But how do you actually compute the Gamma function? The definition integral is not very useful; to produce an accurate result, an insanely high number of terms would have to be added during some numerical integration procedure. There must be some other way; there indeed is another way, several other ways in fact, each yielding useful algorithms for handheld calculators.

The Numerical Recipes Solution

Back in 1979, when I was possessed with the desire to squeeze a Gamma function implementation into the 72 programming steps of my tiny calculator, I could not find any ready reference on numerical approximations of this function. Eventually, I came across a 1955 Hungarian book on differential and integral calculus, which provided a usable approximation formula. Being theoretical in nature, the book offered not only no hints on efficient computation of the function, it didn't even provide numerical approximations of the coefficients in the formula; that was all left to the reader to work out (or to not work out, as might be the case, since theoretical mathematicians rarely sink to the level of actually working out a numeric result). Work it out I did, making my little calculator run for several days from its wall charger, while it calculated some of those coefficients. Eventually I had my result: a 71-step program that provided 8 or more digits of precision for real $z$'s in the range of $0.5\lt z\lt 1.5$. From these values, it is possible to compute the Gamma function of any real number using the recurrence relation.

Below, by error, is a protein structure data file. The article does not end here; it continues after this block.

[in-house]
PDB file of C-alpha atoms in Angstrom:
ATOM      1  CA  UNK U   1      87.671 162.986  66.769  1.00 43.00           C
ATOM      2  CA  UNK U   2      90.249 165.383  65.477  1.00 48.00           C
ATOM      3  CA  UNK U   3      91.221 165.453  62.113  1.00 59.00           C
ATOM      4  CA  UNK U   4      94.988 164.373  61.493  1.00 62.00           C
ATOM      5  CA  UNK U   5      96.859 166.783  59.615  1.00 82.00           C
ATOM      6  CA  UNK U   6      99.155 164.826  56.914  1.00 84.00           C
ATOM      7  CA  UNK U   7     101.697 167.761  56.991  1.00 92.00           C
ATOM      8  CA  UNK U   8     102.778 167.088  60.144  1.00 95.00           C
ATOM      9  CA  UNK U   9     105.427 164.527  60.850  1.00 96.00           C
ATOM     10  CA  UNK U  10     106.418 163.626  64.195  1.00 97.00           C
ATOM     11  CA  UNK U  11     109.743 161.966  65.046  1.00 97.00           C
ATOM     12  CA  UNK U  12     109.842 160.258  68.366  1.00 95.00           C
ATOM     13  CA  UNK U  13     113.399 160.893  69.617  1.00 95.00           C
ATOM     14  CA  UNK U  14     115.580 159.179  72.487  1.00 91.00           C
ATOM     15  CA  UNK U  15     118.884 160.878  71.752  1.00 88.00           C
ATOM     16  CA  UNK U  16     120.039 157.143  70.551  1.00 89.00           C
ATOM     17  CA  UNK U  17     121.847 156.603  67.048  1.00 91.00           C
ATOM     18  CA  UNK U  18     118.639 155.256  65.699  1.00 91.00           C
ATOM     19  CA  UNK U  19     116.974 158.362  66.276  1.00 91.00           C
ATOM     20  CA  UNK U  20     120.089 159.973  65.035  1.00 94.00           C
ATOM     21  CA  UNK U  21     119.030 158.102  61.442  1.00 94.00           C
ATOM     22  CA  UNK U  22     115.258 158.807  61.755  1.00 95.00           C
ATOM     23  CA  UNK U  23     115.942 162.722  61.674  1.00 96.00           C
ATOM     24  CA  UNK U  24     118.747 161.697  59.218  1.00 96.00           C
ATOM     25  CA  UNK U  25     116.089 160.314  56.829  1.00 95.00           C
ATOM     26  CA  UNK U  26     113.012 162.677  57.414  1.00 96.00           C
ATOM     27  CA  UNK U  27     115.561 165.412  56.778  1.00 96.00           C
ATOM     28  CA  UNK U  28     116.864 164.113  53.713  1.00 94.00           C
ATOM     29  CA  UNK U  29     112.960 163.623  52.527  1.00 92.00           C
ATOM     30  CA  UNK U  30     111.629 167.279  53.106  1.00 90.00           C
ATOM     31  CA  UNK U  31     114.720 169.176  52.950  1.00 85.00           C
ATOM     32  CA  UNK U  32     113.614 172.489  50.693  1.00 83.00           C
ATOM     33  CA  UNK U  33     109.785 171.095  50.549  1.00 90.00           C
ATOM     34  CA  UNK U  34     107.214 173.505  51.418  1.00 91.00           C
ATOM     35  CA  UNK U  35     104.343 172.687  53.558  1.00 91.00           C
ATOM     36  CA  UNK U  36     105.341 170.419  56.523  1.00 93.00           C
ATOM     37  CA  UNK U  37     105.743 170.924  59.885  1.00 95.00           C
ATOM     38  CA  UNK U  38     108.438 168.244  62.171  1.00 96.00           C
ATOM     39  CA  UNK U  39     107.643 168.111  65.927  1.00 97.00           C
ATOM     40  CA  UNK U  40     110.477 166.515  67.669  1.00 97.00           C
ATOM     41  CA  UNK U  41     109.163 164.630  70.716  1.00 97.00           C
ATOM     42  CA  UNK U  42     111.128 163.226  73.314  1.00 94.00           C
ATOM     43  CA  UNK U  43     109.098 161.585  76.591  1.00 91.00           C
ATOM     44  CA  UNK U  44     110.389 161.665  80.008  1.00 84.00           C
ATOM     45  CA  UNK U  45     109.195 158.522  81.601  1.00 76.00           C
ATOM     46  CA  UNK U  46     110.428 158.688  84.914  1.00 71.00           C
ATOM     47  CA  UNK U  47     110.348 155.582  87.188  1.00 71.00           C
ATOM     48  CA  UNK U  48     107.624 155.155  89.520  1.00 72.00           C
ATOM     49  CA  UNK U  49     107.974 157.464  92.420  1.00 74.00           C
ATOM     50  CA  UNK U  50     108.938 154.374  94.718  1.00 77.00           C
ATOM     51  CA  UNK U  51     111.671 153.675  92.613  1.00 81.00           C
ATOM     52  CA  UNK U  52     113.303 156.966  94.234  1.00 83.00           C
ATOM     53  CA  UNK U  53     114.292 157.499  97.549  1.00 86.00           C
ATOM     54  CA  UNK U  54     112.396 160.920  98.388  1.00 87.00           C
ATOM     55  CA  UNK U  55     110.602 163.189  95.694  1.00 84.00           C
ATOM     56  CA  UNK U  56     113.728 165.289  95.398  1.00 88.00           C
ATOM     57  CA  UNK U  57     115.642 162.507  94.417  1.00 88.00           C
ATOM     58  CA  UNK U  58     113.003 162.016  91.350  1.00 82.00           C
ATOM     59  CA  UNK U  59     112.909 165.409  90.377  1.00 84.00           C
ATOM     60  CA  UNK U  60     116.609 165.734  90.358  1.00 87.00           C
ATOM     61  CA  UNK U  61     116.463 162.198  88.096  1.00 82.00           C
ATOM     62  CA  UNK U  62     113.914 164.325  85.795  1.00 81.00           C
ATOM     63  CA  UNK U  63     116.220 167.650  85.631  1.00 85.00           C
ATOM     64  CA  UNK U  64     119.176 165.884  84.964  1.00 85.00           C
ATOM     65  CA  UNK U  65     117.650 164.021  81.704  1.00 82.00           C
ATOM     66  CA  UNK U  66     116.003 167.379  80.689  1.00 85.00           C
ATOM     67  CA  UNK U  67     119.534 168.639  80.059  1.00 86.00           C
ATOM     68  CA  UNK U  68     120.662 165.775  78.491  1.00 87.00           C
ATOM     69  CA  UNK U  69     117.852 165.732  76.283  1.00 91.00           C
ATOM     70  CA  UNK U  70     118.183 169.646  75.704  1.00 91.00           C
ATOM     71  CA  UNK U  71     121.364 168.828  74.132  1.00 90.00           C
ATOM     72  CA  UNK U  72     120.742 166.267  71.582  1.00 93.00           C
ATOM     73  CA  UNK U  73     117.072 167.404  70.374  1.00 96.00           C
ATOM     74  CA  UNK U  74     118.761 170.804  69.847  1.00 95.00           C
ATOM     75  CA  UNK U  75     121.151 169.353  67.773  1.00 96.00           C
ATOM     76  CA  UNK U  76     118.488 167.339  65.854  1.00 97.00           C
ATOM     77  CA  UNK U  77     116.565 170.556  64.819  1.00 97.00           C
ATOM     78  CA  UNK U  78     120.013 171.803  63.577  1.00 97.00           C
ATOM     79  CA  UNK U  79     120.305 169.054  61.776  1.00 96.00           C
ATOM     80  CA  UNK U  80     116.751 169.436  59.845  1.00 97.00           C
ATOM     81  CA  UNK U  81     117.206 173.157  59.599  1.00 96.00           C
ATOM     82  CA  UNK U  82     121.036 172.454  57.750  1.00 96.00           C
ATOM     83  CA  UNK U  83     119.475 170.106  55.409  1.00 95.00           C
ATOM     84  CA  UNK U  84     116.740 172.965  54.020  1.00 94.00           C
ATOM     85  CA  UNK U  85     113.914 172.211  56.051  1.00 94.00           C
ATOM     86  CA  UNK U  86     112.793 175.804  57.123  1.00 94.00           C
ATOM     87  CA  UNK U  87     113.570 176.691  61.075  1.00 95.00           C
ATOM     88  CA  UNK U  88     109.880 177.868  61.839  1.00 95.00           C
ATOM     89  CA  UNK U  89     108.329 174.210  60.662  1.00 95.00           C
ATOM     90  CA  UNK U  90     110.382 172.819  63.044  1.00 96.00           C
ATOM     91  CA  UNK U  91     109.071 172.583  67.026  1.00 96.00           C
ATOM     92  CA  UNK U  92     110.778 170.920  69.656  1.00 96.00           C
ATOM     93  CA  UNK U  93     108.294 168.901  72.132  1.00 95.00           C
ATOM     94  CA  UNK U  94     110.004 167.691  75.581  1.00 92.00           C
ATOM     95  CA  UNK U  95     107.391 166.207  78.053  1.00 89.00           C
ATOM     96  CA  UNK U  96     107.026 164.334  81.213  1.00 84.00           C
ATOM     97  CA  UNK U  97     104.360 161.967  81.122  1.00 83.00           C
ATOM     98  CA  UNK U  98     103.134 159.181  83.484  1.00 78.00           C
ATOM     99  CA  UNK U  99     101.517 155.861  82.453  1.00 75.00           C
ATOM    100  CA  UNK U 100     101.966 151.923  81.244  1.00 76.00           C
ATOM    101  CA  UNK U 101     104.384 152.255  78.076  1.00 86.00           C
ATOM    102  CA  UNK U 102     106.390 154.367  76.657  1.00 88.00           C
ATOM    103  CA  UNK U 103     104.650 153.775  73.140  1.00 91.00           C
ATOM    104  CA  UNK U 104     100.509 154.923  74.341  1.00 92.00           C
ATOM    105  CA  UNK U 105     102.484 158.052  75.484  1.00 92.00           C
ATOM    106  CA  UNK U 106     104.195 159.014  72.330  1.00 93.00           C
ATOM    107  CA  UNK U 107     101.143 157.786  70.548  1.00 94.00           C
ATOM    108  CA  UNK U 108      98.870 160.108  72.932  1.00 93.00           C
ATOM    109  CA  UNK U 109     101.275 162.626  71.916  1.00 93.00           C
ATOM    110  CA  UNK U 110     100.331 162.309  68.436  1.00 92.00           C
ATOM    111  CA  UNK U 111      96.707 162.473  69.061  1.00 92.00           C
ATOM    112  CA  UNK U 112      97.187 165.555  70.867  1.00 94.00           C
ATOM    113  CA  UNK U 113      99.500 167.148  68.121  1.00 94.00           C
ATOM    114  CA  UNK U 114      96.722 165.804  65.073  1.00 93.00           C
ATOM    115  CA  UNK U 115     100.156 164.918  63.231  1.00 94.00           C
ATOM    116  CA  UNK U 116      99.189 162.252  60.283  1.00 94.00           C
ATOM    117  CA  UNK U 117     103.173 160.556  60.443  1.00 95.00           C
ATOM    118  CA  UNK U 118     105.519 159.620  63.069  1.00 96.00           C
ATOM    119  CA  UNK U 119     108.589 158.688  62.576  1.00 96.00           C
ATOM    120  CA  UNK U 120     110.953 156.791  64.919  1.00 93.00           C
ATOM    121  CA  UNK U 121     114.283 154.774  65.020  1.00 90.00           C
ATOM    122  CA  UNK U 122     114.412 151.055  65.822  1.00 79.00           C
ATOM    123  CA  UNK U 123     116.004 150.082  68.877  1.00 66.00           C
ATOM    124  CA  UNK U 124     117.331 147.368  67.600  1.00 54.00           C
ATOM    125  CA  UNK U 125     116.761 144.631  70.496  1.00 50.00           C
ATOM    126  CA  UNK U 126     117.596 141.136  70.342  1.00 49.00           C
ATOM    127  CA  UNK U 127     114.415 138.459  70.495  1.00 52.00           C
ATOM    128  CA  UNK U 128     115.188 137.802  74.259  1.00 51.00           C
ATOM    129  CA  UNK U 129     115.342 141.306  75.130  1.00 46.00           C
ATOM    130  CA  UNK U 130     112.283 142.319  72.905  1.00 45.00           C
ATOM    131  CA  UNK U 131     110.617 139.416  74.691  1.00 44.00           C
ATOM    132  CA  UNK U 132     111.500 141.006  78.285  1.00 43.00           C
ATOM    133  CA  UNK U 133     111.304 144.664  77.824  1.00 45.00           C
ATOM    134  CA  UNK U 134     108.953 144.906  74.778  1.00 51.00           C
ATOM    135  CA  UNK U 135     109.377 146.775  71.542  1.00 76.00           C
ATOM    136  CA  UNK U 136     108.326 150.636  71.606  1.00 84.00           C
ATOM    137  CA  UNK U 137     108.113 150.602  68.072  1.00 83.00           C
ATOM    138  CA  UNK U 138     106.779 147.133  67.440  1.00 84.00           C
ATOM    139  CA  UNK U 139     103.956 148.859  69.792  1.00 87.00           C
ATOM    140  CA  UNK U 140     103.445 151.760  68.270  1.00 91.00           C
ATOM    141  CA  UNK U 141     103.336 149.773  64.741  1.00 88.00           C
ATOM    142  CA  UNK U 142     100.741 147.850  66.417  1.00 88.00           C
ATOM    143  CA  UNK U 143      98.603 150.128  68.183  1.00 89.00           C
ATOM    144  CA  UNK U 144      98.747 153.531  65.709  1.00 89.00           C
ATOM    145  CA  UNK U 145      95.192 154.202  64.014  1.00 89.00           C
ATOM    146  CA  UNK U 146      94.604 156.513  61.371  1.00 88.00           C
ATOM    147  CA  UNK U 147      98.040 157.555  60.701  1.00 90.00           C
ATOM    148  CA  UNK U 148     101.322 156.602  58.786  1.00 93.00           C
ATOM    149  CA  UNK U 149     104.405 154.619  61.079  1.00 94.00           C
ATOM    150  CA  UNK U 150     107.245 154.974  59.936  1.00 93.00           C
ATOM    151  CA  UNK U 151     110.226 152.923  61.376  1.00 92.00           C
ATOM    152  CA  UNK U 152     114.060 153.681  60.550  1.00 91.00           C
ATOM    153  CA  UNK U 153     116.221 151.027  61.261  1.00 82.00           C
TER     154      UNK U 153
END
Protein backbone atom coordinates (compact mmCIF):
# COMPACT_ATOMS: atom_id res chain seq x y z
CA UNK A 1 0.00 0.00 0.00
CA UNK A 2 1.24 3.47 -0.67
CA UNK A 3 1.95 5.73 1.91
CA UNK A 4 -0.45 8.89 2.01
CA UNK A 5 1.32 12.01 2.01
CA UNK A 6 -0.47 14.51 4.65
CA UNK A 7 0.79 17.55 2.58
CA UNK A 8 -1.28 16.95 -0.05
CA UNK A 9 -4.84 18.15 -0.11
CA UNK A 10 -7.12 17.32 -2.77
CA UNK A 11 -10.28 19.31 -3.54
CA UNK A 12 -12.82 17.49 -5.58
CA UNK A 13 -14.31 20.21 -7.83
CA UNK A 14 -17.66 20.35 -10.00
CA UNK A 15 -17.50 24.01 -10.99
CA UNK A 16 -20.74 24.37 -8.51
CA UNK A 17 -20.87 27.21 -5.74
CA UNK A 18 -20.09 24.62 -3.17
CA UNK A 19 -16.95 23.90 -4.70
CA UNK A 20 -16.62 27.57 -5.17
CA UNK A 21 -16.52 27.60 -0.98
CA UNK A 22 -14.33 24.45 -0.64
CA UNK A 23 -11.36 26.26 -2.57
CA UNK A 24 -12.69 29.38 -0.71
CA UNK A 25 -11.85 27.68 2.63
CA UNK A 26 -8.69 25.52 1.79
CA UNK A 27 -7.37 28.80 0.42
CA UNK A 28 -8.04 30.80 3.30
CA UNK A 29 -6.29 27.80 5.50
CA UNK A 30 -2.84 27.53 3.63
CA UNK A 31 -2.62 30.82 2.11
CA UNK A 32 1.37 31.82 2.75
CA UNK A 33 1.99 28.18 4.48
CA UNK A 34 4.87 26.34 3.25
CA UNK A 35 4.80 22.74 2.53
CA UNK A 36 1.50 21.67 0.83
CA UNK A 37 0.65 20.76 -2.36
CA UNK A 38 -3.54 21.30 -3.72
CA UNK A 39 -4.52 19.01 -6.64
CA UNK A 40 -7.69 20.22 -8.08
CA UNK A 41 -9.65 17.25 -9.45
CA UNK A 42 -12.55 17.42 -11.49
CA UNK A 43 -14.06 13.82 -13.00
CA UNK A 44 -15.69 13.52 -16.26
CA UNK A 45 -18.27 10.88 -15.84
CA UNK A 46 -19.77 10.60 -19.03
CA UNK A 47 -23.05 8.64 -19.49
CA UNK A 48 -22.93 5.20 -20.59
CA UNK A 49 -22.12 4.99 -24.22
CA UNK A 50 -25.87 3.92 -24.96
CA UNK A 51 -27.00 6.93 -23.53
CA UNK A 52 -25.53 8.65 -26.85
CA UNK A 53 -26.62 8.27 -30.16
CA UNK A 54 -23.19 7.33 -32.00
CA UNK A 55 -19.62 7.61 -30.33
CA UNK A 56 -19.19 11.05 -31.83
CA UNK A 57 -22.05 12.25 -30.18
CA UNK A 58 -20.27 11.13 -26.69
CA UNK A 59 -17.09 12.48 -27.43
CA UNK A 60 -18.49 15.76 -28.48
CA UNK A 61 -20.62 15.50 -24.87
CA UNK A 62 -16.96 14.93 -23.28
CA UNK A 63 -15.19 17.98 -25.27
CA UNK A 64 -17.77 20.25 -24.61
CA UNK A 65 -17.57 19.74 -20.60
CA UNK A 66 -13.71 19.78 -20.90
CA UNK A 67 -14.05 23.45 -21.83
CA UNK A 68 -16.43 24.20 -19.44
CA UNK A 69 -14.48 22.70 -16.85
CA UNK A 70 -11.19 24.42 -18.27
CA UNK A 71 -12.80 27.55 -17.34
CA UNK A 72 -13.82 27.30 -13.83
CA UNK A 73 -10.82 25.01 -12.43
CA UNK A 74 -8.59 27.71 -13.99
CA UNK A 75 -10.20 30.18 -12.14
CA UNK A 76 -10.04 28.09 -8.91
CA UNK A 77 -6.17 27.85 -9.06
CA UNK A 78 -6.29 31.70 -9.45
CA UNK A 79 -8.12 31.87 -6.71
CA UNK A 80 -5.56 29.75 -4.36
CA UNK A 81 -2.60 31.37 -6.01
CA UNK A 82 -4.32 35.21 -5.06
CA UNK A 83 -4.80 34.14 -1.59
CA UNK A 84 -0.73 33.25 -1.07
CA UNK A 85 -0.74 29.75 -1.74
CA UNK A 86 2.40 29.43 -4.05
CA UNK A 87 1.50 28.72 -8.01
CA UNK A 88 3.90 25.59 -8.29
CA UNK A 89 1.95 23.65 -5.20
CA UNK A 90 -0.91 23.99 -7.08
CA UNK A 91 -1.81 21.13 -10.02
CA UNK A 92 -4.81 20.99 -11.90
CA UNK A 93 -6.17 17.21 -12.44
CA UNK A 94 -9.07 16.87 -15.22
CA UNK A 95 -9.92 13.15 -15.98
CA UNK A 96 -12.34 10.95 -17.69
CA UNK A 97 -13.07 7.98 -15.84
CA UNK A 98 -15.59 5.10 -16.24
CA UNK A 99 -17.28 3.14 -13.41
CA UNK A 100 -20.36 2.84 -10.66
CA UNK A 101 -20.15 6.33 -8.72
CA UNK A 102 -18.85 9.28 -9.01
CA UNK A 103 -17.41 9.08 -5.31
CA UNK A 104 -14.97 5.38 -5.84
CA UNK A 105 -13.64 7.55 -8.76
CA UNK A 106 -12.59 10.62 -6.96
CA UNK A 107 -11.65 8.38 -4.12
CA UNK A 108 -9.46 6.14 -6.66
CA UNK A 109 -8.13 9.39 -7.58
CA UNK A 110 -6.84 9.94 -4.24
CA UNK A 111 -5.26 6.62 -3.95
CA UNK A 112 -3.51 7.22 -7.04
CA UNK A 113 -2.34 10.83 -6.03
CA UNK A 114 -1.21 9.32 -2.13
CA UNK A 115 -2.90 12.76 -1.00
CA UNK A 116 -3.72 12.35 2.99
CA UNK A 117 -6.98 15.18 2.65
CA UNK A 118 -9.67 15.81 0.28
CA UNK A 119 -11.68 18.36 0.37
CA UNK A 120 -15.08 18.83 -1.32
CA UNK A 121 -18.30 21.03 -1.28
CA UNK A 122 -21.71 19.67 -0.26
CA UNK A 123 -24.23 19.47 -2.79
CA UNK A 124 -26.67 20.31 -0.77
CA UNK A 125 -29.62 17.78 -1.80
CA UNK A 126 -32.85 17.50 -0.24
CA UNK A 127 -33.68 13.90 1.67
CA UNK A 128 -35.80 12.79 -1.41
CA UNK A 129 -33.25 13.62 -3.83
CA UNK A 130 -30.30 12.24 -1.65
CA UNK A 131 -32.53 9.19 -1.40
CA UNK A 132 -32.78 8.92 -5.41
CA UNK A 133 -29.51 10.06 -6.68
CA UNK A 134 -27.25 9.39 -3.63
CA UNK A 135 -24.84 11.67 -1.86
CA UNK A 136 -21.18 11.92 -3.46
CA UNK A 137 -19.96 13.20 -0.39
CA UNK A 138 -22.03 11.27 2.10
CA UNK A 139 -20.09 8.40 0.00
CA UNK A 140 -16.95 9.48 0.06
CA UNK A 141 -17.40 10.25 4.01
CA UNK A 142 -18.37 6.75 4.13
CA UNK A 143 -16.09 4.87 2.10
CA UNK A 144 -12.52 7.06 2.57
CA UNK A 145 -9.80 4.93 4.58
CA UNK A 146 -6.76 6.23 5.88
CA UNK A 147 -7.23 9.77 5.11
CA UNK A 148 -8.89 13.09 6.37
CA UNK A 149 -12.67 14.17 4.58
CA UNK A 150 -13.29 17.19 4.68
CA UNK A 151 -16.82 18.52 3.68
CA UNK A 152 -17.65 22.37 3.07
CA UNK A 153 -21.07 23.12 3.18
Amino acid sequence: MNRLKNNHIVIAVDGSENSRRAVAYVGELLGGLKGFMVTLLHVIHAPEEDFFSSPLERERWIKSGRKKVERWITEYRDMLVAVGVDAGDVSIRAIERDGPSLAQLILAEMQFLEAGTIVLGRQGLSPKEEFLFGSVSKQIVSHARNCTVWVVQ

As it turns out, while my approximation is not a bad one, there's a much better method for calculating the Gamma function. Numerical Recipes in C (2nd ed. Cambridge University Press, 1992) demonstrates a much more efficient algorithm, the so-called Lanczos approximation for computing the Gamma function for any positive argument (indeed, for any complex argument with a nonnegative real part) to a high level of accuracy. Here is their magic formula, computing the Gamma function with an error that's smaller than $|\epsilon|\lt 2\times 10^{-10}$ for any complex $z$ for which ${\rm Re}~z\gt 0$: